I do think your interpretation of me not pre-visualising, and shoe-horning an angle in afterwards, does not in fact represent what I did do. I’d thought quite a lot about both my images for this pairing and deliberately went out at the right time to get that image of the postman, so I must have pre-visualised what I wanted. Having pointed that out, I can’t therefore see how I shoe-horned an angle into it. Yes I was fortuitous to get the street sweepers cart there as well, and the bin just happened to come along whilst I was shooting a series of images, and so I have images without the bin as well; I just thought that the bin rounded things up well.
Your last image [Straight/Curved] works well and certainly answers the brief. I agree with your comments about a shorter depth of field here though in order to obscure the background detail. I would also have considered the background in relation to the Planetarium in terms of precisely where the shot was taken, as if you had moved a fraction to your right, the chimney would have disappeared giving the structure more form. It is this close attention to detail that can make all the difference to image composition.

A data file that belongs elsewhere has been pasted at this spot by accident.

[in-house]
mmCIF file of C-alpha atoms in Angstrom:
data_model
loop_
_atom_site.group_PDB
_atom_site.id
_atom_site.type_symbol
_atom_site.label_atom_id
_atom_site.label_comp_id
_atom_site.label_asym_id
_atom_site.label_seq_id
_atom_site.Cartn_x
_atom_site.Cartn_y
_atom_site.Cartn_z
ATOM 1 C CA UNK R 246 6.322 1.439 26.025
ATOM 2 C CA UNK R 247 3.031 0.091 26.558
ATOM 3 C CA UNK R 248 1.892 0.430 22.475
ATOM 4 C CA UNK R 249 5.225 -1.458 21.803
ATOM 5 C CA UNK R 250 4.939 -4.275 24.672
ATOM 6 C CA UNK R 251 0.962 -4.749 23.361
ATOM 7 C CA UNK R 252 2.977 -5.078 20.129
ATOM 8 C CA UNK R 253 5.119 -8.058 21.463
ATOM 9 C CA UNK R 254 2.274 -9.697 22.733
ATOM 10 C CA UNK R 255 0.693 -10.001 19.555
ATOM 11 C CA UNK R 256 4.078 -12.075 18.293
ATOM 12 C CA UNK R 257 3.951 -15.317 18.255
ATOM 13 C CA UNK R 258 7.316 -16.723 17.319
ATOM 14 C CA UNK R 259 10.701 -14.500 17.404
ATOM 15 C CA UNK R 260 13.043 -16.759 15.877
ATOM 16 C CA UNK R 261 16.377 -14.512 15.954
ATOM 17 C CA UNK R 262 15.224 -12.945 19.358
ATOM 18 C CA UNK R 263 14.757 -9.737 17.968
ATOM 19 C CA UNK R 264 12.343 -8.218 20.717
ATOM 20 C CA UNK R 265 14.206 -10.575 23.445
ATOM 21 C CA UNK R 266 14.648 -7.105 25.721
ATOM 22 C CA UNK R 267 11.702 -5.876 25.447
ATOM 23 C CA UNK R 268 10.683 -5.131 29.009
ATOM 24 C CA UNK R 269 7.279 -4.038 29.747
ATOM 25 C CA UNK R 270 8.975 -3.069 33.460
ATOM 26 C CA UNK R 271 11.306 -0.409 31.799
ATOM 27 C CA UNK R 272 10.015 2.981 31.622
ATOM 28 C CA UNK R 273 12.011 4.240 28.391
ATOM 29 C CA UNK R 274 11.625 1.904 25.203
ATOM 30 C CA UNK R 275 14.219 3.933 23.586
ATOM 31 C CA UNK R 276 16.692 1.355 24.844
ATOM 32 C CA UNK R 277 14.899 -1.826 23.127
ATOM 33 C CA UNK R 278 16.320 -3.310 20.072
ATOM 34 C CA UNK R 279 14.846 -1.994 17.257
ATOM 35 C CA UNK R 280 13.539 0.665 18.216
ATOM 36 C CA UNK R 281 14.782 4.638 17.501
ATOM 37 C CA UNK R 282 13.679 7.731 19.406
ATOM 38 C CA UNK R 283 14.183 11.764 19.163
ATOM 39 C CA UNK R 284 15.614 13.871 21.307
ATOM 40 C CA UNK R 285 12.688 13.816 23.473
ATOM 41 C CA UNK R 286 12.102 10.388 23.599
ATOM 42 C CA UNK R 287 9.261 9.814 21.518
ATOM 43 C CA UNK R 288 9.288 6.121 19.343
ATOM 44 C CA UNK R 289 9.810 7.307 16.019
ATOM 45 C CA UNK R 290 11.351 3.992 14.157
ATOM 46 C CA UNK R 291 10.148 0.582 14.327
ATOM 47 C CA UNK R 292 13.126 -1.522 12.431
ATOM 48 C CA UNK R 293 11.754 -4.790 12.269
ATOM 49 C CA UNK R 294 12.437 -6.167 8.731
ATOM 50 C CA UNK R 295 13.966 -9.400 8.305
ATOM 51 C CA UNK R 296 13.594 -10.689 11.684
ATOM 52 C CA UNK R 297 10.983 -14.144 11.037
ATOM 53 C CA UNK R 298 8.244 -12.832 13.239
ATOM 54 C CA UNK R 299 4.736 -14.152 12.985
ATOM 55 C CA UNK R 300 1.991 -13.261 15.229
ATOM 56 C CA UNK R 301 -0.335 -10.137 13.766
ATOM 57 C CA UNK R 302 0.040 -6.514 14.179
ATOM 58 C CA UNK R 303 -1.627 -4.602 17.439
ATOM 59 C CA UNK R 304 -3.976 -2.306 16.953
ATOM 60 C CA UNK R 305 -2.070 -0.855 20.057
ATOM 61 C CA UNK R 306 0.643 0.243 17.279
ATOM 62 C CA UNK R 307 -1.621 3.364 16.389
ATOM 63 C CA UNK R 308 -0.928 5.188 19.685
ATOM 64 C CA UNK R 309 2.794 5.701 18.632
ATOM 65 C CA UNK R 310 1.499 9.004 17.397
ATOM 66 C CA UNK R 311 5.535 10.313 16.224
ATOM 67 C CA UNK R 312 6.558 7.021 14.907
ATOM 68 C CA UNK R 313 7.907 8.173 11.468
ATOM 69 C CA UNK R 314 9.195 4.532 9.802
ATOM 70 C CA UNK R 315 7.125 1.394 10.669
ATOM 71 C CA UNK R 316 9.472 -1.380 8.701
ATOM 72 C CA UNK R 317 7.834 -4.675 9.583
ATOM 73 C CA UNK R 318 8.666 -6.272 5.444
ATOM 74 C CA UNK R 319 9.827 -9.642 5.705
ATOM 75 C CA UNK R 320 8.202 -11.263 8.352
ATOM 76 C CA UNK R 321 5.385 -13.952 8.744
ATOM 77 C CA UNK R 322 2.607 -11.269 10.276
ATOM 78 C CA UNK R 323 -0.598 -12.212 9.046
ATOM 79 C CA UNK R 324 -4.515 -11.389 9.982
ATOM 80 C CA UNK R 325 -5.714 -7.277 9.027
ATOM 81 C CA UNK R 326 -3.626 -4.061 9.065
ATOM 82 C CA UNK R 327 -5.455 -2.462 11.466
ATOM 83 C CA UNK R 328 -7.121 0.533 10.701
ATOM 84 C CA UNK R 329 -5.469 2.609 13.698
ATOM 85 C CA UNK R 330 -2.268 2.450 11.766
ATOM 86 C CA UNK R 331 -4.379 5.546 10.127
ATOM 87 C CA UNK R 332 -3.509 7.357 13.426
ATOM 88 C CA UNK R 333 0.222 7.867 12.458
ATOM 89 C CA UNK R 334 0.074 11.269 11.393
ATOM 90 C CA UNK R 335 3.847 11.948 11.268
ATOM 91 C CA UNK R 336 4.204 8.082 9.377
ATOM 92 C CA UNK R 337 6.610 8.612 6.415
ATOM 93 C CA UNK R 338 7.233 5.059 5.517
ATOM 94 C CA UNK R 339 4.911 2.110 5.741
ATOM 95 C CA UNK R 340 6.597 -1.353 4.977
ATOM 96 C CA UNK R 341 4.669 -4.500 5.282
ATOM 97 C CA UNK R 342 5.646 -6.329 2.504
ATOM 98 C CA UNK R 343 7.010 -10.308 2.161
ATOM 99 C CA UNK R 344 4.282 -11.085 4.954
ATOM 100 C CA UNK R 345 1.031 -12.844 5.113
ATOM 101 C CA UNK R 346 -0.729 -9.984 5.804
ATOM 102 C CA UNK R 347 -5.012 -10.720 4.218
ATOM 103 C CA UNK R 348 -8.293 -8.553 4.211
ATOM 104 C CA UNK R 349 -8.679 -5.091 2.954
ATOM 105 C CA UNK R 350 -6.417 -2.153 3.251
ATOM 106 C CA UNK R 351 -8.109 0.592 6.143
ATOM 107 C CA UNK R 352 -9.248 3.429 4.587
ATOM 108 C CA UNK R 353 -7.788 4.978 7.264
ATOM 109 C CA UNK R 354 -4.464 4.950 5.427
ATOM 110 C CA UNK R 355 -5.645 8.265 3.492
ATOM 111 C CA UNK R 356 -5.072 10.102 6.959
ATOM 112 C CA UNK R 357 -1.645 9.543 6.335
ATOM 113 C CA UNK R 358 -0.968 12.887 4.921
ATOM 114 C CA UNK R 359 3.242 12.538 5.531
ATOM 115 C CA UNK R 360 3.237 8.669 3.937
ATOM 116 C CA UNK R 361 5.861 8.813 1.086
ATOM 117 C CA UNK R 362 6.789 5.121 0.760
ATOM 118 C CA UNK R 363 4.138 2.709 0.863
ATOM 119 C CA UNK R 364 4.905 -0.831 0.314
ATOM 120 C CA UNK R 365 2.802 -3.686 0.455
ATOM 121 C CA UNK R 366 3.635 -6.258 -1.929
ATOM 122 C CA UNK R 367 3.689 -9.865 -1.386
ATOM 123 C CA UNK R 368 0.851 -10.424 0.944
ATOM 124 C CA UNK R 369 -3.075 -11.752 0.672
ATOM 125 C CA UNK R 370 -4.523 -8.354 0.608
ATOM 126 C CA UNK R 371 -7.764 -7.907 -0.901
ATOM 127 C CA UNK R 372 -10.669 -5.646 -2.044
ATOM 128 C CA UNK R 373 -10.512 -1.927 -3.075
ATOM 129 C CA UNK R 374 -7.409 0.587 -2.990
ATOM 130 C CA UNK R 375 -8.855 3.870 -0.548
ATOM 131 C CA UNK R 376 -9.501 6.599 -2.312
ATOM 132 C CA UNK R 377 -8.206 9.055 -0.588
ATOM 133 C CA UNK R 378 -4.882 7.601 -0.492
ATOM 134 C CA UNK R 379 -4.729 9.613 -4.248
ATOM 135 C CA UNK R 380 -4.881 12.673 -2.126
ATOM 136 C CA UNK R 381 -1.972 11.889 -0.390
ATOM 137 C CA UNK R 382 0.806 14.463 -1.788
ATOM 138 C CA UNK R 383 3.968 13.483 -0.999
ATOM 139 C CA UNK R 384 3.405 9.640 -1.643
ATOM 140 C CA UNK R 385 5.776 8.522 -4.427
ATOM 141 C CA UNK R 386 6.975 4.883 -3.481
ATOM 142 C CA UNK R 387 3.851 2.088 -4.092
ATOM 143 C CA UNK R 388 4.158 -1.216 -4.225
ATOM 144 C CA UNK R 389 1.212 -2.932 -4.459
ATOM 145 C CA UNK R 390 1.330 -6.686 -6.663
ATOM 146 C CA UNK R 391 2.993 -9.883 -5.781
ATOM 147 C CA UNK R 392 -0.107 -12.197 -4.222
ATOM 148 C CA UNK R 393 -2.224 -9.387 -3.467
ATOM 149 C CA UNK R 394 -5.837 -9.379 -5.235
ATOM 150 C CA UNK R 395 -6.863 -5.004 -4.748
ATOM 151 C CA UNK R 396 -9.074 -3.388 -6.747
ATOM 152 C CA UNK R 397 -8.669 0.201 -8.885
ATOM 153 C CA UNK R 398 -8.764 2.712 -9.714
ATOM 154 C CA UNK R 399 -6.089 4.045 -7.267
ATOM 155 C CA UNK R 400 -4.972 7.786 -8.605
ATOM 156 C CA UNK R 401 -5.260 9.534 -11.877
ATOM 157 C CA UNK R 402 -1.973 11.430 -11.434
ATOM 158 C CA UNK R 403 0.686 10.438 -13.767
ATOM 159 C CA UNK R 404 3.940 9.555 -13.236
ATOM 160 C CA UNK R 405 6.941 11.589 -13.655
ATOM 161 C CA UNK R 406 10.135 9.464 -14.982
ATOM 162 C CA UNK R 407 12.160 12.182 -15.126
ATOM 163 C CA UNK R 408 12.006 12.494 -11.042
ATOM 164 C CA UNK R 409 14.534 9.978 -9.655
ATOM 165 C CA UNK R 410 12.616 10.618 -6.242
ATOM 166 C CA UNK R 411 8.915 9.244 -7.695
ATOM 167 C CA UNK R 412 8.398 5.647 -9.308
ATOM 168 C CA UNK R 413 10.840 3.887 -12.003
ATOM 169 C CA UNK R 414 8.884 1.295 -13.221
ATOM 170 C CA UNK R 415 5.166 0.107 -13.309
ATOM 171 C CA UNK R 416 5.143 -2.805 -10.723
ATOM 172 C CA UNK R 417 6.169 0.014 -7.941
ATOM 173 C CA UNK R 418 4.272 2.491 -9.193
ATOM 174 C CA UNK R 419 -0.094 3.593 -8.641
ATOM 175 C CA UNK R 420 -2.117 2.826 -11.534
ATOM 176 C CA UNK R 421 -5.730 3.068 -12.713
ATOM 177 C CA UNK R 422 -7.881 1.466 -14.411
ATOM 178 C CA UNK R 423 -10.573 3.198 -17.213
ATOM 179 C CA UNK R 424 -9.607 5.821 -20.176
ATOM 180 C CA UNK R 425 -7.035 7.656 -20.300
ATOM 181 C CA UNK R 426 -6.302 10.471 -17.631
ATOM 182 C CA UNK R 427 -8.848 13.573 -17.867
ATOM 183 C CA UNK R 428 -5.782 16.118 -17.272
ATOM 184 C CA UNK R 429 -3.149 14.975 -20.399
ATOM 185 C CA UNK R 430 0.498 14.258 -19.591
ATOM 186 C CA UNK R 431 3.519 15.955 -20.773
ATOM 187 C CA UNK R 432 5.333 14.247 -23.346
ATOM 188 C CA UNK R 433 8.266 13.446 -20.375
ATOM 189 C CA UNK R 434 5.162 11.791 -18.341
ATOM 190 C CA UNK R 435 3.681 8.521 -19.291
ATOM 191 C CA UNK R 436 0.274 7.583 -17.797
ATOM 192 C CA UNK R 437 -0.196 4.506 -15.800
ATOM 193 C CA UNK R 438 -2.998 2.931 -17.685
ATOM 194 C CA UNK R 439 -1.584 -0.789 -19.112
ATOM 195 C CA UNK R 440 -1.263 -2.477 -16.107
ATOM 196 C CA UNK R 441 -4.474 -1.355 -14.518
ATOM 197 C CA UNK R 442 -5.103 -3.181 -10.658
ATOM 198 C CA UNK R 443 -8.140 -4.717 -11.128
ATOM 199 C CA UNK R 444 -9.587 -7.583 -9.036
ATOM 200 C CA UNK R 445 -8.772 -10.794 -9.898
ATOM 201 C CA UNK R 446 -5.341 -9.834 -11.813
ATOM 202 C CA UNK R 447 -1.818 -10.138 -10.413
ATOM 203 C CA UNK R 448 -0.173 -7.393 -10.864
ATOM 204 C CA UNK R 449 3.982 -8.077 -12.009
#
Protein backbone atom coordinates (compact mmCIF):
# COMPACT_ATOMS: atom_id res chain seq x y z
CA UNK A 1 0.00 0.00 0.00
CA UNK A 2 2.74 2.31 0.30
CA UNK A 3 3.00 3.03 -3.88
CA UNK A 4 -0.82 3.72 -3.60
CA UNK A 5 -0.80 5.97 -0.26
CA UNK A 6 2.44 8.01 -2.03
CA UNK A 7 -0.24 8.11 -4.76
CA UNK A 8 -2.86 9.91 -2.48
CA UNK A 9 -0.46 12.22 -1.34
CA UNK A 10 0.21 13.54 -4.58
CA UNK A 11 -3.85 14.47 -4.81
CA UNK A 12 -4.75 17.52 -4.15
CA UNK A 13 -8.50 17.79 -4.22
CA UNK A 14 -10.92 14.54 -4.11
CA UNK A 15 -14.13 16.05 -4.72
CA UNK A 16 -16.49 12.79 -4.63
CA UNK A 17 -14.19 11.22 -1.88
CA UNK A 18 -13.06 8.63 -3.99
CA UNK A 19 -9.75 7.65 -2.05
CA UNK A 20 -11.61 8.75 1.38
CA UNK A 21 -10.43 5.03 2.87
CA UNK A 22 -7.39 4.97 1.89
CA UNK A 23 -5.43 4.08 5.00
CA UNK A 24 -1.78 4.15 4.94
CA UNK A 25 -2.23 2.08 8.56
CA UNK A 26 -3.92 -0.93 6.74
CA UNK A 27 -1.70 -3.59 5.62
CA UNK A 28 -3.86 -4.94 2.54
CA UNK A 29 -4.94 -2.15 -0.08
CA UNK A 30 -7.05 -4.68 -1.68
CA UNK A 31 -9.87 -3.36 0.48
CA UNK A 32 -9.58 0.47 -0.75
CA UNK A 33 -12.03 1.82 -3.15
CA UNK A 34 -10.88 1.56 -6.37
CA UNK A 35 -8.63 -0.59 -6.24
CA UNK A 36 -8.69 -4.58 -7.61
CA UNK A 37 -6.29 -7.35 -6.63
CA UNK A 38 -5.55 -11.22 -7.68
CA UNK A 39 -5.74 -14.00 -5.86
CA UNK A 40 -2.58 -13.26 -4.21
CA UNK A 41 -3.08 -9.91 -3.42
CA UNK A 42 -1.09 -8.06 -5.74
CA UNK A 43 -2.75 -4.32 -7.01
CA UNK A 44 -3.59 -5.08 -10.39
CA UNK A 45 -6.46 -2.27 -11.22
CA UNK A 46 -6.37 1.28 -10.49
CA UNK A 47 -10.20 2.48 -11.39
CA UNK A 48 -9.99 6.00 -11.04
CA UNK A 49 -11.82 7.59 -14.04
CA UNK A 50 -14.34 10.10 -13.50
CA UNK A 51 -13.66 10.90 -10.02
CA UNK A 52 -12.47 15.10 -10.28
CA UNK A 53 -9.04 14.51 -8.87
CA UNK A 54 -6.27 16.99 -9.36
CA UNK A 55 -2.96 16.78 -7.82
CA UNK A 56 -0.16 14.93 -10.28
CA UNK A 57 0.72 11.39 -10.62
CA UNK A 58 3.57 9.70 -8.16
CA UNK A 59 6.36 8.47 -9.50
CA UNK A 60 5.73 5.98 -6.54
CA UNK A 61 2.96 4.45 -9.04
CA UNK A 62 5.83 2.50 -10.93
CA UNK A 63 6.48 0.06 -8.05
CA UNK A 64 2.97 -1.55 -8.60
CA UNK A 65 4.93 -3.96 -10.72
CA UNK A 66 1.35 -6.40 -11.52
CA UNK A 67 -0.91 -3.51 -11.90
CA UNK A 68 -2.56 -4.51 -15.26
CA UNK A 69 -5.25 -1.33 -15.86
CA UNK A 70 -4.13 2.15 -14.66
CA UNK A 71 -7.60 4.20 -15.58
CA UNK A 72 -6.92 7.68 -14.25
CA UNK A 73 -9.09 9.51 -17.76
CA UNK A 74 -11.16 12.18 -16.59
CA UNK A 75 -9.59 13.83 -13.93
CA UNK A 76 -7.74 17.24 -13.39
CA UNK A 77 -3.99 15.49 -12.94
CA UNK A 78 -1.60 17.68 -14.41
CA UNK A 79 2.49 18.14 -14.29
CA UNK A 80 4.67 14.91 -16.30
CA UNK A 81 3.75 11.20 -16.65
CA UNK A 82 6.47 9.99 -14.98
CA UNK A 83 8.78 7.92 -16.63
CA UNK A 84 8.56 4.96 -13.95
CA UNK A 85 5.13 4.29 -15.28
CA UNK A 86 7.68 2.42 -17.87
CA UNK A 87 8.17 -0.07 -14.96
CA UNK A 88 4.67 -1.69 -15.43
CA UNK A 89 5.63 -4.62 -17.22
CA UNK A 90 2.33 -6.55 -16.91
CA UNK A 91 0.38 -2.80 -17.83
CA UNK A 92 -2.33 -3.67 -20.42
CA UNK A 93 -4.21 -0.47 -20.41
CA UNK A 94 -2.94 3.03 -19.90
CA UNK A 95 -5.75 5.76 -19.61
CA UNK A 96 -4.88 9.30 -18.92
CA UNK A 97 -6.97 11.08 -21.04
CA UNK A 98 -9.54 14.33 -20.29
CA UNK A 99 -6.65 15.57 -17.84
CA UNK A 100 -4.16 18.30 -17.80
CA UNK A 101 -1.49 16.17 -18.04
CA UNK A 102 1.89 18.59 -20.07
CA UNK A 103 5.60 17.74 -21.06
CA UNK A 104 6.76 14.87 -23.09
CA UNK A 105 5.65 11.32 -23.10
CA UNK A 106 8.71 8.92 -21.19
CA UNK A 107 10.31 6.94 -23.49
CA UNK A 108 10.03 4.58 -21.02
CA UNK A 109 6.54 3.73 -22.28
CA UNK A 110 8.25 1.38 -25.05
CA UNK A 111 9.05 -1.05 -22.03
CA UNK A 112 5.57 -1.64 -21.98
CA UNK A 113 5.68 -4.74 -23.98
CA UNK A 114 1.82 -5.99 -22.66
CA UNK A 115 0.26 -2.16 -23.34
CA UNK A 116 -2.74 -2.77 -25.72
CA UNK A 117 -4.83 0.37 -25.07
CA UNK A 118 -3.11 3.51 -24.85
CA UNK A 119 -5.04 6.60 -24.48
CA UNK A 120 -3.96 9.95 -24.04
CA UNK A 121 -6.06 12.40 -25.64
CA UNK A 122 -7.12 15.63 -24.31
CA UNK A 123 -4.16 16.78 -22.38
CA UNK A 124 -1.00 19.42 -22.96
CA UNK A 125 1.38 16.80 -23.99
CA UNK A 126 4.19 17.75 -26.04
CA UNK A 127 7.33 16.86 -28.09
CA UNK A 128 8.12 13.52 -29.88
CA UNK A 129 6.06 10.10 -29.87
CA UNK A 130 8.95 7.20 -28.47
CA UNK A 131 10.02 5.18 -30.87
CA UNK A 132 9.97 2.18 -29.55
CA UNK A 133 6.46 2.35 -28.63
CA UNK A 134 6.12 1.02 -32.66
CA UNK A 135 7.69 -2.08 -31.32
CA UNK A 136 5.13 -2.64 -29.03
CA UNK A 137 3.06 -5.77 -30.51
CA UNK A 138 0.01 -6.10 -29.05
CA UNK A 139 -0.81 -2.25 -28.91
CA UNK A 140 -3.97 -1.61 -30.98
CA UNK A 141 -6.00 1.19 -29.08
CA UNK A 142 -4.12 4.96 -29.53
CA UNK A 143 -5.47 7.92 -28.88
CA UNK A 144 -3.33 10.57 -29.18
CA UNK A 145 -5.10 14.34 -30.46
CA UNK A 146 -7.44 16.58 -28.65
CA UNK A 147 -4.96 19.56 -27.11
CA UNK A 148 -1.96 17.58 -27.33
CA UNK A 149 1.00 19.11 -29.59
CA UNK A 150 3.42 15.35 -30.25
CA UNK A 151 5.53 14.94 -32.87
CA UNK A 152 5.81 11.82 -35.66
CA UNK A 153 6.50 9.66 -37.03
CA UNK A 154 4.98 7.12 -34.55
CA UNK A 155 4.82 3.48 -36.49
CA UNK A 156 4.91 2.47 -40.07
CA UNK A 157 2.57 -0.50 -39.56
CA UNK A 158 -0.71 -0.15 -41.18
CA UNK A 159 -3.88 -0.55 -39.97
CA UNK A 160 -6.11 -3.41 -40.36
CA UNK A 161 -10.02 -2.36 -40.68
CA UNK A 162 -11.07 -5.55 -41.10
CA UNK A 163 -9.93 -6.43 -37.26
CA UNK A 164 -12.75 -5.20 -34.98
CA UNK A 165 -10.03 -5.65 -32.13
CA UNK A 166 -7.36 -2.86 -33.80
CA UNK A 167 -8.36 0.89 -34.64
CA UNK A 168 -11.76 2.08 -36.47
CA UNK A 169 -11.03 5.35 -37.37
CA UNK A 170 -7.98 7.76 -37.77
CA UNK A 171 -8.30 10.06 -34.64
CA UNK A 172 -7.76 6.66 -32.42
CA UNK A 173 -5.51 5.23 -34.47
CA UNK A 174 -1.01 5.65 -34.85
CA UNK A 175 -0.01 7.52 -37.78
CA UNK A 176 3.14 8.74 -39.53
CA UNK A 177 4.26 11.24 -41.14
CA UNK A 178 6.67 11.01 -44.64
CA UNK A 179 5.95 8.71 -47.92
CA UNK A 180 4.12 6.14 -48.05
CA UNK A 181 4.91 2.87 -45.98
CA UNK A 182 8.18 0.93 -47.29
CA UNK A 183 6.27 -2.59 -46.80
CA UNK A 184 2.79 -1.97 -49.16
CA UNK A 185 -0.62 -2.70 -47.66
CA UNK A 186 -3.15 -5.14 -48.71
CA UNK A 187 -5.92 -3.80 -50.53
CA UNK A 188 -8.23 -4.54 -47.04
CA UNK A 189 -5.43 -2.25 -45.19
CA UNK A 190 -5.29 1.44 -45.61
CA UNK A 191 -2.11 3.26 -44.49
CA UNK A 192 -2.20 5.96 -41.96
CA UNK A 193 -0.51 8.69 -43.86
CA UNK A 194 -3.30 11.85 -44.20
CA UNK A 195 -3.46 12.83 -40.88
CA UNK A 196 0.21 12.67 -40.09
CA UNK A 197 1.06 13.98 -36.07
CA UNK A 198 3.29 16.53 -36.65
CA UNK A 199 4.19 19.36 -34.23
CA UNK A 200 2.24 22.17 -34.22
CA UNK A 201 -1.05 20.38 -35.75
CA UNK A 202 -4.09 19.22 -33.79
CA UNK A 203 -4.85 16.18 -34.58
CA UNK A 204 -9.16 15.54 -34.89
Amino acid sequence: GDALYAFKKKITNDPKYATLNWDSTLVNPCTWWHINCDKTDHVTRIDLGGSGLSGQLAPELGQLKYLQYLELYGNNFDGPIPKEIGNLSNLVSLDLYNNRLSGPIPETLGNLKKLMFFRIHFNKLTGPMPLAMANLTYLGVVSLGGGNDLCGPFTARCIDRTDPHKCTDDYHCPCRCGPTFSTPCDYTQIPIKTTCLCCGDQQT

Having read the comments above, and looked at the image, I have to say that my intention with that one was to show the brief and I failed to take into account the need to also produce an image that was as well composed as it could be. I have a tendency to want to have images without people in them, as I half-consciously consider them a messy intrusion, something I need to consciously avoid thinking as people make pictures more alive. I therefore chose that image on the basis of no people present whereas, although I made the same mistake with the aperture, the second image I’ve now introduced makes a positive of it and defines the people who are now within the image and I think it’s, as pointed out by my tutor, better framed.
Learning Logs/Critical essays
Your blog works very well for you and is comprehensive in both its design / navigation and content. The layout is easy to follow and it appears by all accounts to be an excellent place to keep all work relating to the module.